Recently, the Group of Satellite Navigation and Remote Sensing, led by Prof. Shuanggen Jin from Shanghai Astronomical Observatory, Chinese Academy of Sciences, investigated seasonal signals by the Earth’s surface loads using space geodetic observations. They studied displacements from Global Navigation Satellite System (GNSS) and time-variable gravity from Gravity Recovery and Climate Experiment (GRACE) to extract signals of surface loads such as terrestrial hydrological loads and snowpacks, and explored their geophysical application. Various results indicated that space geodesy offers an effective method to study surface loads and crustal movements caused by them. Relevant results have been published in the journal Satellite Navigation on July 24, 2023.
In early days, displacements generated by surface loads were considered as a noise disturbing the tectonic motion signals. In 1990s, geodesists started observing crustal movements precisely with high spatial and temporal resolution using dense networks of continuous GNSS receiving stations. They found significant seasonal signals overprinted to secular tectonic movements, and such seasonal signals gradually drew their attentions. For example, Professor Heki, one of authors, analyzed GNSS data in northeastern Japan and found that the east-west crustal shortening and extension occurred in winter in the western and eastern sides of the Northeast Honshu backbone range, respectively. This let him hypothesize that those signals come from snow loads on the western flank of the range . The launch of the GRACE satellites in 2002 enabled us to directly observe mass anomalies on the Earth from space, and the combination of the GRACE and GNSS observations contributed to make surface load studies more convincing. The team studied seasonal (periodic) and intra-seasonal crustal movements by analyzing surface displacement data from GNSS and mass anomalies from GRACE to investigate, e.g., changes in the Earth’s dynamic oblateness , global time-variable gravity fields , extreme droughts in the Southwest United States , and water load by disastrous heavy rains in Japan .
This study includes a figure showing the displacements of GNSS stations and the mass anomalies from GRACE in northern South America (Fig. 1). They show seasonal changes in land hydrological loads characterized by alternation of rainy and dry seasons near the equator. There, horizontal and vertical displacements show different spatial distributions. Vertical displacement is the largest at the center of the load, while the largest horizontal displacement occurs along the edge of the load. In other words, horizontal displacements reflect azimuthal asymmetries of the ambient loads rather than the load at that point. Fig. 2 shows the surface displacements in Hokkaido, northern Japan, caused by snow loads. The amount of snow shows significant interannual variations (Fig. 2a,b), and amplitudes of seasonal crustal movements (Fig. 2c, d) well reflect such variations.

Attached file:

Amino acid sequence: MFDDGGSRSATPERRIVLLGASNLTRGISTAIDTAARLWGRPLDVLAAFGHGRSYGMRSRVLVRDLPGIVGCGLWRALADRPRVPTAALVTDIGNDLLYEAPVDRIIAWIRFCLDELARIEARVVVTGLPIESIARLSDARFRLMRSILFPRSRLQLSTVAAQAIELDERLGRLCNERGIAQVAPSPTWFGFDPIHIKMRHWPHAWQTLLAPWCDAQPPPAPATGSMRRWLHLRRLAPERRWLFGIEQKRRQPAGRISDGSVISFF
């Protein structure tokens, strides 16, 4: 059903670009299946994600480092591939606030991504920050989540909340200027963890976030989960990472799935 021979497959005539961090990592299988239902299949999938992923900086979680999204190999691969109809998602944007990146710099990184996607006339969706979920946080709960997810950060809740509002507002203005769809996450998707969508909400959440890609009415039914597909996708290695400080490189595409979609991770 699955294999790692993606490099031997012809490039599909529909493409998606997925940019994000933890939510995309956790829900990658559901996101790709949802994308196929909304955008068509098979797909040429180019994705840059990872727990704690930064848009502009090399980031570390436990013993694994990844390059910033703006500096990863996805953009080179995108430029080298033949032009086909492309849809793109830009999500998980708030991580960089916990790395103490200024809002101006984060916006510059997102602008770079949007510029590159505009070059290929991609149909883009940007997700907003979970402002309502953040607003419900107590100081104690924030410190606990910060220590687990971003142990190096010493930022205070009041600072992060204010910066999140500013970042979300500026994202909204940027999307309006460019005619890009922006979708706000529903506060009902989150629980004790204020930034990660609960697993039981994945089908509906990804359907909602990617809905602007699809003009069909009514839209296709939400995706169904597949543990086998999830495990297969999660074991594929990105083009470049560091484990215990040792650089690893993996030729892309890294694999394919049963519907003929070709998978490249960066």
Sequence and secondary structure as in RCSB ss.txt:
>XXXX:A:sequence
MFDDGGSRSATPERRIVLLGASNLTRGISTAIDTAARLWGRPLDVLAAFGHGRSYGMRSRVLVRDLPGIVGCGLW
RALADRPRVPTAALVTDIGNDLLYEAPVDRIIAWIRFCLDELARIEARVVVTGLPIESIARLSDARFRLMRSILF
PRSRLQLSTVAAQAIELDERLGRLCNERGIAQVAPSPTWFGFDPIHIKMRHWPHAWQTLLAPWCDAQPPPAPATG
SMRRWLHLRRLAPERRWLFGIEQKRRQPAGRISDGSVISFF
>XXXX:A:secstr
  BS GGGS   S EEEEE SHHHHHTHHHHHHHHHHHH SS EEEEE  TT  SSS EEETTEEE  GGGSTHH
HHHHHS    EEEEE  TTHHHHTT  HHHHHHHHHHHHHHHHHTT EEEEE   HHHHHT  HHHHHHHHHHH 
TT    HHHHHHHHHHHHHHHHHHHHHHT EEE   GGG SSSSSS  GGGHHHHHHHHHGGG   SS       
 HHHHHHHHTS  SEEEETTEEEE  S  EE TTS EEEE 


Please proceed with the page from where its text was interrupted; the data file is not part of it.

Displacements and mass anomalies from GNSS and GRACE provide complementary information on seasonal change of surface loads, such as terrestrial hydrological loads as shown in Figs. 1 and 2. Prof. Heki, one of the authors, said shat due to the different spatial resolutions of the two techniques, displacements and mass anomalies are often inconsistent with each other when surface loads are composed of complex small-scale anomalies. This will be a key direction of future geodetic investigations of surface loads. Prof. Shuanggen Jin, the other author, said that we had obtained tools to study monthly global gravity fields and high time and space resolution displacement fields and such space geodetic techniques will be important for monitoring disastrous floods and droughts.
This study was supported by the President’s International Fellowship Initiative of the Chinese Academy of Sciences and the Strategic Priority Research Program Project of the Chinese Academy of Sciences
Fig. 1. Average horizontal (a) and vertical (b) displacements (GNSS) and mass anomalies (GRACE) in northern South America. (d) The time series of horizontal (red) and vertical (blue) displacements of NAUS station in the middle of the Amazon Basin are shown together with average seasonal (annual and semiannual) change curves. During an ENSO episode in 2015-2016 (c), abnormally small rain made NAUS uplift more than other years.
Fig. 2. Seasonal crustal movements by snow loading in Hokkaido, northern Japan. (a) Vertical displacements in winters of 2020, 2021 and 2022 in Hokkaido. (b) Snow depth curves at four AMeDAS (Automatic meteorological data acquisition system). (c) Horizontal displacement of a northwestern coastal station (0008) toward southeast (N135E) relative to a reference station in southeast (0015). (d) Time series of down component at a station within a deep snow area (0110).
 Heki, K. (2001). Seasonal modulation of interseismic strain build-up in Northeastern Japan driven by snow loads. Science, 293, 89-92.
 Jin, S.G., & Zhang, X.G. (2012). Variations and geophysical excitation of Earth's dynamic oblateness estimated from GPS, OBP, and GRACE. Chin. Sci. Bull., 57(36), 3484-3492, doi: 10.1360/972011-1934.
 Zhang, X., Jin, S.G., & Lu, X. (2017). Global surface mass variations from continuous GPS observations and satellite altimetry data. Remote Sens., 9(10), 1000, doi: 10.3390/rs9101000.
 Jin, S.G., & Zhang, T.Y. (2016). Terrestrial water storage anomalies associated with drought in Southwestern USA derived from GPS observations. Surv. Geophys., 37(6), 1139-1156, doi: 10.1007/s10712-016-9385-z.
 Heki, K., & Arief, S. (2022). Crustal response to heavy rains in Southwest Japan 2017-2020. Earth Planet. Sci. Lett., 578, 117325, doi: 10.1016/j.epsl.2021.117325.
Prof. Shuanggen Jin, Shanghai Astronomical Observatory, Chinese Academy of Sciences, Email: email@example.com